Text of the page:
Pros and Cons of Solid, Engineered, and Parquet Flooring
So you believe your home or commercial property deserves a genuine wooden floor…Good thinking. You will combine all the benefits of beauty, class, long life, and hygiene in one easy-to-maintain surface.
The variety of wooden flooring on the market is greater than ever before. So where do you start? Let’s take a look at the three main types: solid wood, engineered boards; and parquet.
Your choice may be restricted by the type of subfloor: whether concrete or wood (chipboard or ply). Very uneven floors may need some fresh plywood – though fitting an underlay can help to a degree.
This is the traditional type of wooden flooring: either softwood – usually pine – or hardwoods such as oak, beech, and maple.
Its durability is legendary, with oak floors adding beauty and splendor to some properties for hundreds of years.
Solid wood is sensitive to humidity – and can warp and buckle in unsuitable environments. It needs a strong bond and is best suited for wooden subfloors, where it can be nailed down. Wood laid upon a concrete floor will require gluing down.
The use of underlay is not possible in these situations.
The floor may be restored several times over its lifetime, depending on the depth of the boards after each sanding.
Coming in random lengths – the wood is very strong and resistant to serious damage.
The more economical option, with its veneer surface of various kinds of wood laid upon plywood.
It is usually installed as a floating floor, in that is not attached to the subfloor but allowed to ‘float’ above it. The boards come with tongue and groove slots – so are easy to fit and can be easily removed. Laying a floor is a relatively quick job – and therefore cheaper.
Such a floor can accept underlay – which is recommended as it improves thermal insulation and – to a degree – soundproofing.
The boards can be sanded, although, with their thin veneer, not to the same extent as a solid wood floor.
They usually come in fixed, long lengths – which may have been pre-treated in the factory, so they require no finishing when laid down.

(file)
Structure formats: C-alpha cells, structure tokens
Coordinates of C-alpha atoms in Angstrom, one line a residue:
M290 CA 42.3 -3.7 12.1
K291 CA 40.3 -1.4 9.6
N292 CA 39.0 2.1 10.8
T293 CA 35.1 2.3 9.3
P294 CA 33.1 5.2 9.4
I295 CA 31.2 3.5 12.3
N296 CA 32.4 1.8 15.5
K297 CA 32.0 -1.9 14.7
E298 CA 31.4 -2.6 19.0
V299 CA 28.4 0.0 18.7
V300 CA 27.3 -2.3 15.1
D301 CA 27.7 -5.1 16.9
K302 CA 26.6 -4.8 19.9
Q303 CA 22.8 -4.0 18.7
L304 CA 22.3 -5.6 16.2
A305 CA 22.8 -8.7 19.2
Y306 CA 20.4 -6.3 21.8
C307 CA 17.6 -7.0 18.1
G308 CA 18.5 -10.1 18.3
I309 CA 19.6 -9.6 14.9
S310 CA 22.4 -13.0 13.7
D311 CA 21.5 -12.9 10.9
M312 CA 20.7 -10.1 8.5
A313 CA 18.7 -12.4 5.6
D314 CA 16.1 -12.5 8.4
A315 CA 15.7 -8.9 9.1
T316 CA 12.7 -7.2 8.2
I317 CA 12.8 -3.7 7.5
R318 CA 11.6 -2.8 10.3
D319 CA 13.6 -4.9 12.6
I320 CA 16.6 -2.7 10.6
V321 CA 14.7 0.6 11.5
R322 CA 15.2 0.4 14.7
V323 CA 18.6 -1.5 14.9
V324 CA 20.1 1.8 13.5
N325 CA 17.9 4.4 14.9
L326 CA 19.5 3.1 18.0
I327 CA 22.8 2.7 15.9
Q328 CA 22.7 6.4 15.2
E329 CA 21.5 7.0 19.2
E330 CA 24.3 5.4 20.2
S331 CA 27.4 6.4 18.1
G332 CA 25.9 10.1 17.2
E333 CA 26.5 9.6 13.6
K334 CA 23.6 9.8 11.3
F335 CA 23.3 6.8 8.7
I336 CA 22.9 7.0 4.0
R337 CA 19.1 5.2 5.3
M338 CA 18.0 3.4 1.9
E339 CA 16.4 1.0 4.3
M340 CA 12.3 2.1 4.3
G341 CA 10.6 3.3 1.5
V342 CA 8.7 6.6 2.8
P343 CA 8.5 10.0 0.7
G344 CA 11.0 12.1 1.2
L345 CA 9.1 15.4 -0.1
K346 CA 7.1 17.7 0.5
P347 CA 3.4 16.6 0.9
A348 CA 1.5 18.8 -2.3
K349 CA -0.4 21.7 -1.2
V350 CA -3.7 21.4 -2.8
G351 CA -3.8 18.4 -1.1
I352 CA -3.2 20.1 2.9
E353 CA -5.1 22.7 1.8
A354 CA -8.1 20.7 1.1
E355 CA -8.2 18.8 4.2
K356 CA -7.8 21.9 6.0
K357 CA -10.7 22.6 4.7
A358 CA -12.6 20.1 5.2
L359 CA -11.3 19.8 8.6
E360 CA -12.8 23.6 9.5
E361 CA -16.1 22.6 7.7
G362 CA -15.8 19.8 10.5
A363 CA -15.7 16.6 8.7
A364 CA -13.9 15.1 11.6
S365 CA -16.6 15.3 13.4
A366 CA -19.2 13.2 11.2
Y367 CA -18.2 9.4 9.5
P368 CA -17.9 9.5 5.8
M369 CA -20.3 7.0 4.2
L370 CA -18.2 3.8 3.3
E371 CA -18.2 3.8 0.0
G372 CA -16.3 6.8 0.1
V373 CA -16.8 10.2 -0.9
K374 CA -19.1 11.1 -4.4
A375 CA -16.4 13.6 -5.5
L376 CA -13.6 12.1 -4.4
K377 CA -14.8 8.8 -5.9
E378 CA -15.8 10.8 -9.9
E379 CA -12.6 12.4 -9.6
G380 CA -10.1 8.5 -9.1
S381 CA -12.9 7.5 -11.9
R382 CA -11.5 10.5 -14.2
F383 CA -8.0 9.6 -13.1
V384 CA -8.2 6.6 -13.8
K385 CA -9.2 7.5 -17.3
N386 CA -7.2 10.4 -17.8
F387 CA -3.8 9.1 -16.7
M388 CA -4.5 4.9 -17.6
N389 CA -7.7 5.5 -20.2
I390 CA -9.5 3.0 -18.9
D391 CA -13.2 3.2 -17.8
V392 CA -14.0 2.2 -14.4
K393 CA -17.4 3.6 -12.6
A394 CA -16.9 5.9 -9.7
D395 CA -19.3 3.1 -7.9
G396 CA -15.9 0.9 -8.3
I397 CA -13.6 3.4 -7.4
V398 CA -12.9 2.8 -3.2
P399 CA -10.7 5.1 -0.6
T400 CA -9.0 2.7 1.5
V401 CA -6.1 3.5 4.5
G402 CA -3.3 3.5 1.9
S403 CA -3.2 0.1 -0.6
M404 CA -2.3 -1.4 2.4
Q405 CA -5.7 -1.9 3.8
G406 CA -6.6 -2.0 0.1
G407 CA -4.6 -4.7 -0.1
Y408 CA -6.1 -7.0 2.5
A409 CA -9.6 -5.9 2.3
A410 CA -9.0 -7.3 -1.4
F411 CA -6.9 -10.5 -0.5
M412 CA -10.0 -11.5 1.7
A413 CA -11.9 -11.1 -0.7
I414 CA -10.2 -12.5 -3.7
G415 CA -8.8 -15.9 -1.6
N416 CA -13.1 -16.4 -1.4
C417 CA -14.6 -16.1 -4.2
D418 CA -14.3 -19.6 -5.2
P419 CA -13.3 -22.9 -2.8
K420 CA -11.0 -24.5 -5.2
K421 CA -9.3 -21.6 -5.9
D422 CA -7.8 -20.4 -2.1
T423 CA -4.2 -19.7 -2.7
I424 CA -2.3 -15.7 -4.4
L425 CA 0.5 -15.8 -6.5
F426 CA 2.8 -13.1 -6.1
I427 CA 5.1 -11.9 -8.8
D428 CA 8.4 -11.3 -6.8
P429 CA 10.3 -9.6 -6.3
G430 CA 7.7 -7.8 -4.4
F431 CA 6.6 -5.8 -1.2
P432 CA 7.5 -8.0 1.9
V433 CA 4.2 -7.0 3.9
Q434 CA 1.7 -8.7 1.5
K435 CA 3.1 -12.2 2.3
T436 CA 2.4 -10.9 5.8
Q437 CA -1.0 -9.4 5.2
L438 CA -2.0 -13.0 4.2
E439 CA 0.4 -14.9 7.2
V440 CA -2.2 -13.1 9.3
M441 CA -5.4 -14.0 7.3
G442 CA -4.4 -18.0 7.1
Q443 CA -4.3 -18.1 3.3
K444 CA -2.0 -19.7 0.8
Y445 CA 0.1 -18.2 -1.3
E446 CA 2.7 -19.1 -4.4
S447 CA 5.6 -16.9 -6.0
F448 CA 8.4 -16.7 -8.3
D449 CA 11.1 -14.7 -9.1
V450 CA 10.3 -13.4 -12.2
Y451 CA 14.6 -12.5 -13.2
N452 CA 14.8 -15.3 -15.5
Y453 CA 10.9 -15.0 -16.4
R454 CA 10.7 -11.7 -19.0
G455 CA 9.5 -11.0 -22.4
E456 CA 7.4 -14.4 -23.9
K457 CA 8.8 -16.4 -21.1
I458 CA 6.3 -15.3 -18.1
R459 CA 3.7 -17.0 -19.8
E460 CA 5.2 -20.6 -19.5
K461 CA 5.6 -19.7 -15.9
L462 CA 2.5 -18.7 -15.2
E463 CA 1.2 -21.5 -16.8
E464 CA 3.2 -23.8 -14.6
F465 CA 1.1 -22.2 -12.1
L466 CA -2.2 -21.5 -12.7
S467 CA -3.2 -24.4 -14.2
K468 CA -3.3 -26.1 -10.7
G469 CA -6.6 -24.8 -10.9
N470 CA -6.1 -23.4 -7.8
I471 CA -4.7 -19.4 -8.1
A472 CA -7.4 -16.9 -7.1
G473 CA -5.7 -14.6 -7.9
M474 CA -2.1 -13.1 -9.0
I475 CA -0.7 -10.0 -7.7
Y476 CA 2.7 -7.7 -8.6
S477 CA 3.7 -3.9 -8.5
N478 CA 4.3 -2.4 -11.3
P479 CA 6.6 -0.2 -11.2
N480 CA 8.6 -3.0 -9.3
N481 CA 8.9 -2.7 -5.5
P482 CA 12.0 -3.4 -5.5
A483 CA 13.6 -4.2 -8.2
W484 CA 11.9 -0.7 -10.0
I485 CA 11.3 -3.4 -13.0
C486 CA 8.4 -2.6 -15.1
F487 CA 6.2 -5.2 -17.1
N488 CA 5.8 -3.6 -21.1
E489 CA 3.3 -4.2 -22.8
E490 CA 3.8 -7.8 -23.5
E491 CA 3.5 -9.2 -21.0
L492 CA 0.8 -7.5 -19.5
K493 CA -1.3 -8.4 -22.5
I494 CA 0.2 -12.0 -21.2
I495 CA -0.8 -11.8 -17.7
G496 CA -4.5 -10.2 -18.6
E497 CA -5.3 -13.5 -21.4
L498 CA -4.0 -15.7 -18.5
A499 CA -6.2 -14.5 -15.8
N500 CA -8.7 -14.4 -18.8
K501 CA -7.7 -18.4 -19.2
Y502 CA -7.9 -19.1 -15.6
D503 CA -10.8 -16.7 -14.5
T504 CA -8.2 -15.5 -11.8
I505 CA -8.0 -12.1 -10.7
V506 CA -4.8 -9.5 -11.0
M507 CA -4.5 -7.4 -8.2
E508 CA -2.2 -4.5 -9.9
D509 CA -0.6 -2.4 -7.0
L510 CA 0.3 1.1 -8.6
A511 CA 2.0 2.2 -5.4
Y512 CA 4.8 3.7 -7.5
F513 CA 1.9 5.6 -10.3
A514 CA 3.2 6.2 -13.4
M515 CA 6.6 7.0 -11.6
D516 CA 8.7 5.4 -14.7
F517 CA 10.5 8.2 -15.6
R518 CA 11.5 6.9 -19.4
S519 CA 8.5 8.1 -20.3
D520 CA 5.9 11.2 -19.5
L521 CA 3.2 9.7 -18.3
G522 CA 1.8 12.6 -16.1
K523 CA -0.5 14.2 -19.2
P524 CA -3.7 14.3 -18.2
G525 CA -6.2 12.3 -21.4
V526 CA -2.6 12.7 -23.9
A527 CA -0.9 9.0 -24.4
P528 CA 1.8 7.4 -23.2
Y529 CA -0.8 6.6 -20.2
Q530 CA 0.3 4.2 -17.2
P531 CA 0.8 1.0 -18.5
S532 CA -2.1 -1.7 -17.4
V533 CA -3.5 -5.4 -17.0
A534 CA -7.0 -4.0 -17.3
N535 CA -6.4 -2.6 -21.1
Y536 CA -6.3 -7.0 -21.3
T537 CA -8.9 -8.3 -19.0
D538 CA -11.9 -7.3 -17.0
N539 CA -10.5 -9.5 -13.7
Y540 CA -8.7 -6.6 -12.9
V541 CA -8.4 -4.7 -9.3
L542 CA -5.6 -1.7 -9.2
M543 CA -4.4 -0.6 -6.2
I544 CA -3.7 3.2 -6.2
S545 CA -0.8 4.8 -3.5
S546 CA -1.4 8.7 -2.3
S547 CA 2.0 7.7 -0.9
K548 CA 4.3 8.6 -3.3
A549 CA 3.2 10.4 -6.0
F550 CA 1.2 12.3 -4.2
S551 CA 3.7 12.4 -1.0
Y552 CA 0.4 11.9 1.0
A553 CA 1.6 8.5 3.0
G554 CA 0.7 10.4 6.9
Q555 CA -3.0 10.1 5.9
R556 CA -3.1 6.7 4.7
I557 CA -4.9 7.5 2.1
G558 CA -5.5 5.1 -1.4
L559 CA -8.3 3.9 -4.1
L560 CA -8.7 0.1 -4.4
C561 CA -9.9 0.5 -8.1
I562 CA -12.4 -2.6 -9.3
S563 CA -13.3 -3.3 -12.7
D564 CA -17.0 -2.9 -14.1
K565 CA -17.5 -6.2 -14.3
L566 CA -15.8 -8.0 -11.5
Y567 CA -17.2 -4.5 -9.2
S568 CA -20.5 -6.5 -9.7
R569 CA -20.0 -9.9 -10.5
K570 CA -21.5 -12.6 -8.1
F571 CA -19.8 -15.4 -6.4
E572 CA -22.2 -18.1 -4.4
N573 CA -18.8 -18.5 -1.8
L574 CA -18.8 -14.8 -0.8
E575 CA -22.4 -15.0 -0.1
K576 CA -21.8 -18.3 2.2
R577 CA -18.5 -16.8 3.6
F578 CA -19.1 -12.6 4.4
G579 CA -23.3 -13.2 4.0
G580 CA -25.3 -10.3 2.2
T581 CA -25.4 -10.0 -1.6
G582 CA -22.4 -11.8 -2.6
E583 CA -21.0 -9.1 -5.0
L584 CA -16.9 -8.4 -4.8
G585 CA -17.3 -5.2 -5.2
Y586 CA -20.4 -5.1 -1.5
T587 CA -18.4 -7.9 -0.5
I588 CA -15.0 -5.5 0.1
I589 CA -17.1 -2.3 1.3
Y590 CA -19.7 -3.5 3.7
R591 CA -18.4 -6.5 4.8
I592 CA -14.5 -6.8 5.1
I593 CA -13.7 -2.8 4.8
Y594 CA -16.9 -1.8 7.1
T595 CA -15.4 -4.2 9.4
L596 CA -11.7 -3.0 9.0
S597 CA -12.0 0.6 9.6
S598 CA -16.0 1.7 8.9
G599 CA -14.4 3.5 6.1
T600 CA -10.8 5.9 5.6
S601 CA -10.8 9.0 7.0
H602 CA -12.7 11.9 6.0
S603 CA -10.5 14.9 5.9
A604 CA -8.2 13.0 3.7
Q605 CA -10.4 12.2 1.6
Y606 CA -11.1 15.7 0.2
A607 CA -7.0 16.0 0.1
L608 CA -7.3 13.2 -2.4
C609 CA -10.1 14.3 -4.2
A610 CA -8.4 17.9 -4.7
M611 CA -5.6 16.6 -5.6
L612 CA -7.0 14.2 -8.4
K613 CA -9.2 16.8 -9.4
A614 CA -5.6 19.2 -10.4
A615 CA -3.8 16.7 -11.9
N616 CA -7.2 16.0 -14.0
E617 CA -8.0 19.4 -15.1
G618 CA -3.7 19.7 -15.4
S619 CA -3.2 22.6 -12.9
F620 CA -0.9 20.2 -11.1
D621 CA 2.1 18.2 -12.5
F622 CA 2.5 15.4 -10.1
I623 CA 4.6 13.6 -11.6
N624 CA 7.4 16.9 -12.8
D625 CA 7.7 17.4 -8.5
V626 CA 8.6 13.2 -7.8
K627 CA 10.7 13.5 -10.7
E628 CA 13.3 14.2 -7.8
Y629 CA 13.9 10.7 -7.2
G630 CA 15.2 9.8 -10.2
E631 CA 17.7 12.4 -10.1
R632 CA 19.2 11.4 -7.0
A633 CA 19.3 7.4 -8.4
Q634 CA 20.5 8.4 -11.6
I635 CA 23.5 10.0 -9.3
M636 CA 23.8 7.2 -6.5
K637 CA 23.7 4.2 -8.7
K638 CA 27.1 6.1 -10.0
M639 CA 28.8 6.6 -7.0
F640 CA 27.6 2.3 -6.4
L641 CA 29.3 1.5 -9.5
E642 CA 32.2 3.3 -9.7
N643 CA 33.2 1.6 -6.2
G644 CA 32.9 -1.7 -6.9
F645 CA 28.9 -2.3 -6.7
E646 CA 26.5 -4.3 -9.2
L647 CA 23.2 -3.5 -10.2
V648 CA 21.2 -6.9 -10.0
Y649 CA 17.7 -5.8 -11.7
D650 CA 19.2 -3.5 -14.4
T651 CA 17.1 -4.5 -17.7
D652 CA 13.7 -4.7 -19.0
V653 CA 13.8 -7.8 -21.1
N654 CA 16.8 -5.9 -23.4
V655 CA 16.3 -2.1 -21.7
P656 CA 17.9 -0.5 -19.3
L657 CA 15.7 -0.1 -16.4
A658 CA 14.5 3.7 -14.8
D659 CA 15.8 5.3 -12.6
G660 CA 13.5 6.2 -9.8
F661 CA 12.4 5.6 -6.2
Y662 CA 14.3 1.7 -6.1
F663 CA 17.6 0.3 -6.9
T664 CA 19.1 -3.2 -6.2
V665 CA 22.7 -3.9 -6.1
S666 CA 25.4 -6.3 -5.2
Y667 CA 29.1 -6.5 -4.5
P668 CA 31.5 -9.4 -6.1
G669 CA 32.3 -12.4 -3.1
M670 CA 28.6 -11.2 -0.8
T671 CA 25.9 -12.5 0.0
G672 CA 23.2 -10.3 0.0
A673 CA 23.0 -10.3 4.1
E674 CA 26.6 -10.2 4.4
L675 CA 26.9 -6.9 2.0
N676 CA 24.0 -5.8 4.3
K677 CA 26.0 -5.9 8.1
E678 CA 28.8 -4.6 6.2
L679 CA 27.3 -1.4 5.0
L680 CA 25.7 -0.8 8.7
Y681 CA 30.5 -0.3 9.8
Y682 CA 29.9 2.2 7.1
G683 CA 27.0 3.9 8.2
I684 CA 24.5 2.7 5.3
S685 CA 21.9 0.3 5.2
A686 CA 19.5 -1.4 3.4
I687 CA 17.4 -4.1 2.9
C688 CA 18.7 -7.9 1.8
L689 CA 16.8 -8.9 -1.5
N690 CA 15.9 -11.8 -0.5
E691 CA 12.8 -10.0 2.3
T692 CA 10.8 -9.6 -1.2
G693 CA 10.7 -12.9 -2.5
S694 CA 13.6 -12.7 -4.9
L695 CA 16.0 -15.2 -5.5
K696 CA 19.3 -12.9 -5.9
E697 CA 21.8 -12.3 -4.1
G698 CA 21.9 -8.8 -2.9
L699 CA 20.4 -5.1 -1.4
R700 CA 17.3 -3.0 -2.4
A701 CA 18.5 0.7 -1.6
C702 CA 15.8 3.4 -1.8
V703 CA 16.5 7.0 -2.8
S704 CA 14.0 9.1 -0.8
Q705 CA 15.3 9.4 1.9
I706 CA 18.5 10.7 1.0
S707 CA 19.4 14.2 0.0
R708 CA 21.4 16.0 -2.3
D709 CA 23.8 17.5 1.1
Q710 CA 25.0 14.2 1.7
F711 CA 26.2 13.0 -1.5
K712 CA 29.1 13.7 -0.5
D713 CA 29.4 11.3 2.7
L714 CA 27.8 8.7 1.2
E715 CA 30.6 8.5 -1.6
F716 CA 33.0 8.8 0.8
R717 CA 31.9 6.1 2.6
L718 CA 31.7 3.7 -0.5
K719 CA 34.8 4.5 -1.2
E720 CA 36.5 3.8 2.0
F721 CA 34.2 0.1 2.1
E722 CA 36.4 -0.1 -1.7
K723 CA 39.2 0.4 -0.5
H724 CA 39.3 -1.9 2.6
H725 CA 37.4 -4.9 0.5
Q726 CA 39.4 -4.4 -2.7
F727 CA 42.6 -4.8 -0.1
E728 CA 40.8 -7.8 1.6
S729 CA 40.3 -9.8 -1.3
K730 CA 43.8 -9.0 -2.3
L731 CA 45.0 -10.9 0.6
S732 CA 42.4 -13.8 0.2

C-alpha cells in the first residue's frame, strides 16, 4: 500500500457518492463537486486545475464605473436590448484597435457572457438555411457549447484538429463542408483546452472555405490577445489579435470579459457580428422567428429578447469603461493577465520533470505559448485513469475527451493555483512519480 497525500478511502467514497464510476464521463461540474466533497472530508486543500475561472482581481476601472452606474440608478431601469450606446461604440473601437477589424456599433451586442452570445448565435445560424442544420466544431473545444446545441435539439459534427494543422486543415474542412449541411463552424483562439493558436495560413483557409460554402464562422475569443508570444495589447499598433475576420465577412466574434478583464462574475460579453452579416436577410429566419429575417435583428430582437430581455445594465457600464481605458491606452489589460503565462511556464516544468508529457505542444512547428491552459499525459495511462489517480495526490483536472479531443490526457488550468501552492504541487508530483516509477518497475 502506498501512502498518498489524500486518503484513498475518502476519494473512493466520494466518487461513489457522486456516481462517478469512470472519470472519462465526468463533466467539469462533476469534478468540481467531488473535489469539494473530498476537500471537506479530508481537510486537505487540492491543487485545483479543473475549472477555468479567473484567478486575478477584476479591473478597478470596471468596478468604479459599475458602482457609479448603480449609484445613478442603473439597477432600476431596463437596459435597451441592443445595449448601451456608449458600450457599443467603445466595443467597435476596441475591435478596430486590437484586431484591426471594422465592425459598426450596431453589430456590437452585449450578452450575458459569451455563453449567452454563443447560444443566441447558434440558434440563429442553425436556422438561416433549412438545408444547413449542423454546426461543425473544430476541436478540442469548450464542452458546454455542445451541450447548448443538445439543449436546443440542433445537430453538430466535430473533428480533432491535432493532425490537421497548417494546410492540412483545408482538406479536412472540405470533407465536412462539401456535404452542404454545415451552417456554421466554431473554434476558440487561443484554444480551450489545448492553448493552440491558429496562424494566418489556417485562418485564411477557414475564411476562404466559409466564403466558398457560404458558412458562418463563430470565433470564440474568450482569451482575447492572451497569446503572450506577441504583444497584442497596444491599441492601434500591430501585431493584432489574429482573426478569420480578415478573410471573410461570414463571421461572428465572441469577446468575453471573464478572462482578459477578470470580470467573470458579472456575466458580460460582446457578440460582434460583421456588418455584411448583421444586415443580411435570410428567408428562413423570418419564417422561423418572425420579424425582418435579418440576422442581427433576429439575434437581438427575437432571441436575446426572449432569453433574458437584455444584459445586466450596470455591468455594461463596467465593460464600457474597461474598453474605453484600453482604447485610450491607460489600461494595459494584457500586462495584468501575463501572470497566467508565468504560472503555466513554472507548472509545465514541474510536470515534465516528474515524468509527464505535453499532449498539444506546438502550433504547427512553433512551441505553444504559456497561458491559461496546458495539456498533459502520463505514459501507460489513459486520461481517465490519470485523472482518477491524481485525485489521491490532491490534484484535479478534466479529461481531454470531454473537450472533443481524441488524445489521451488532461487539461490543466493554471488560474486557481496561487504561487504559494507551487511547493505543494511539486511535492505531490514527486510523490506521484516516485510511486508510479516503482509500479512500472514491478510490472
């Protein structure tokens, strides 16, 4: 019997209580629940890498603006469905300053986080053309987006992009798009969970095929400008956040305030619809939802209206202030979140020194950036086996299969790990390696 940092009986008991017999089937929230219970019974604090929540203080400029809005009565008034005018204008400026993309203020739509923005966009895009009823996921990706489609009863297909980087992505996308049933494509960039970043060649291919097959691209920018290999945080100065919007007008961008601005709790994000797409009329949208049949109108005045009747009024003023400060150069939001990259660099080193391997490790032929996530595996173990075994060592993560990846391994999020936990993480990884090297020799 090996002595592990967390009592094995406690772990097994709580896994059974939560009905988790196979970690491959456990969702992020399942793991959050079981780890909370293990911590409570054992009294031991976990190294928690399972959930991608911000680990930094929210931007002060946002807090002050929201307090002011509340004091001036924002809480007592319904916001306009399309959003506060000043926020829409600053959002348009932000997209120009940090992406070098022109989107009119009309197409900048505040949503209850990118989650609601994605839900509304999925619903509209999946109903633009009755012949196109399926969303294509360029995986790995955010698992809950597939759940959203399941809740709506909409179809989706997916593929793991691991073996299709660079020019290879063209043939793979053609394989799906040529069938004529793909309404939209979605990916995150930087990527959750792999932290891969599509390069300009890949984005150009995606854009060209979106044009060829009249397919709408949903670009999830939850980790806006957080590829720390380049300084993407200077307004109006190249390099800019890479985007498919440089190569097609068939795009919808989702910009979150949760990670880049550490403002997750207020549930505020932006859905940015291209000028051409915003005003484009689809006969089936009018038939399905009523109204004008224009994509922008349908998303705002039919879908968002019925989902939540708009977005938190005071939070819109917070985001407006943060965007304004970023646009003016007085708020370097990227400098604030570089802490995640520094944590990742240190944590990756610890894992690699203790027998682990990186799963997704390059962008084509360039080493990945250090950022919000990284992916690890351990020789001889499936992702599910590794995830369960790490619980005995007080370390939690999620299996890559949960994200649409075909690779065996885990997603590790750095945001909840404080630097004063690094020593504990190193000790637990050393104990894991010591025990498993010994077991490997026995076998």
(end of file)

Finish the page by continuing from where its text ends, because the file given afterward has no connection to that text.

Recommended for concrete floors, where they provide temperature and moisture resistance. They offer no such benefit on ply, chipboard, or other wooden subfloors.
Popular from the 1930s-1970s, it is a style that lends itself to elaborate design. Such intricate patterns are not possible with other types of wooden flooring.
The blocks are always delivered untreated, to be refinished and sealed after fitting.
They need a good level surface for laying, so thorough subfloor preparation is essential.
Although it is a solid wood type of flooring, it is not sensitive to moisture.
If any underlay is required for thermal or soundproofing, it cannot be laid directly underneath. A covering of ply will be needed, entailing more time and expense.
Laying a parquet floor can be a painstaking job, depending on the pattern, degree of sanding, and finish.
A host of aesthetic and practical considerations for you to mull over! It all depends on the anticipated wear and the venue for your new floor – in the home, public building, or commercial property.
Make sure you use an experienced parquet flooring company for help in making your choice. Sanding Wood Floors is a family firm who have installed and restored hundreds of floors for over twenty years. We will assess the rooms and advise you on the most suitable flooring type. And prepare a program to meet your budget.